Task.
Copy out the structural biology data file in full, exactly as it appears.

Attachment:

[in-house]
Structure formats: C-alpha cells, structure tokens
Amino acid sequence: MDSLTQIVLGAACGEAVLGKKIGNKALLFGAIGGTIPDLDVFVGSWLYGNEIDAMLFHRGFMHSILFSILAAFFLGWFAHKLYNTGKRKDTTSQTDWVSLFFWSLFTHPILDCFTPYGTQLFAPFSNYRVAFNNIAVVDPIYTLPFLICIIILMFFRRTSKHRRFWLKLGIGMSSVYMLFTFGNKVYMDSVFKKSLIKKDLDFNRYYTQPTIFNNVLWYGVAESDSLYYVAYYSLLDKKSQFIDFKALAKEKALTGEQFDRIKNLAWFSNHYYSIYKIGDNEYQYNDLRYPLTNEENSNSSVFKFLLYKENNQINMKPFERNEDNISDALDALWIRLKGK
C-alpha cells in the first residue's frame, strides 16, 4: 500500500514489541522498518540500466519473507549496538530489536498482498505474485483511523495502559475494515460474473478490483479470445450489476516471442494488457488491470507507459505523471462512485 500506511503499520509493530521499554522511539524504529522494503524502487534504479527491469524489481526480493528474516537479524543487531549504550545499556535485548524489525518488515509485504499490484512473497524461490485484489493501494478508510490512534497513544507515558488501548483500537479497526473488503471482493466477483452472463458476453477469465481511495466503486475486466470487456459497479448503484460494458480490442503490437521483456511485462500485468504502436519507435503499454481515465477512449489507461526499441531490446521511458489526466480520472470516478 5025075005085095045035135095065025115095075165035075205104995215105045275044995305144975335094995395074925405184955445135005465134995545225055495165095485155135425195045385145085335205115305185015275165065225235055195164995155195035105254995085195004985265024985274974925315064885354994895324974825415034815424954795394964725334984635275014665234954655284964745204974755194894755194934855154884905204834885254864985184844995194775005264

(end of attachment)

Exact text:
[in-house]
Structure formats: C-alpha cells, structure tokens
Amino acid sequence: MDSLTQIVLGAACGEAVLGKKIGNKALLFGAIGGTIPDLDVFVGSWLYGNEIDAMLFHRGFMHSILFSILAAFFLGWFAHKLYNTGKRKDTTSQTDWVSLFFWSLFTHPILDCFTPYGTQLFAPFSNYRVAFNNIAVVDPIYTLPFLICIIILMFFRRTSKHRRFWLKLGIGMSSVYMLFTFGNKVYMDSVFKKSLIKKDLDFNRYYTQPTIFNNVLWYGVAESDSLYYVAYYSLLDKKSQFIDFKALAKEKALTGEQFDRIKNLAWFSNHYYSIYKIGDNEYQYNDLRYPLTNEENSNSSVFKFLLYKENNQINMKPFERNEDNISDALDALWIRLKGK
C-alpha cells in the first residue's frame, strides 16, 4: 500500500514489541522498518540500466519473507549496538530489536498482498505474485483511523495502559475494515460474473478490483479470445450489476516471442494488457488491470507507459505523471462512485 500506511503499520509493530521499554522511539524504529522494503524502487534504479527491469524489481526480493528474516537479524543487531549504550545499556535485548524489525518488515509485504499490484512473497524461490485484489493501494478508510490512534497513544507515558488501548483500537479497526473488503471482493466477483452472463458476453477469465481511495466503486475486466470487456459497479448503484460494458480490442503490437521483456511485462500485468504502436519507435503499454481515465477512449489507461526499441531490446521511458489526466480520472470516478 5025075005085095045035135095065025115095075165035075205104995215105045275044995305144975335094995395074925405184955445135005465134995545225055495165095485155135425195045385145085335205115305185015275165065225235055195164995155195035105254995085195004985265024985274974925315064885354994895324974825415034815424954795394964725334984635275014665234954655284964745204974755194894755194934855154884905204834885254864985184844995194775005264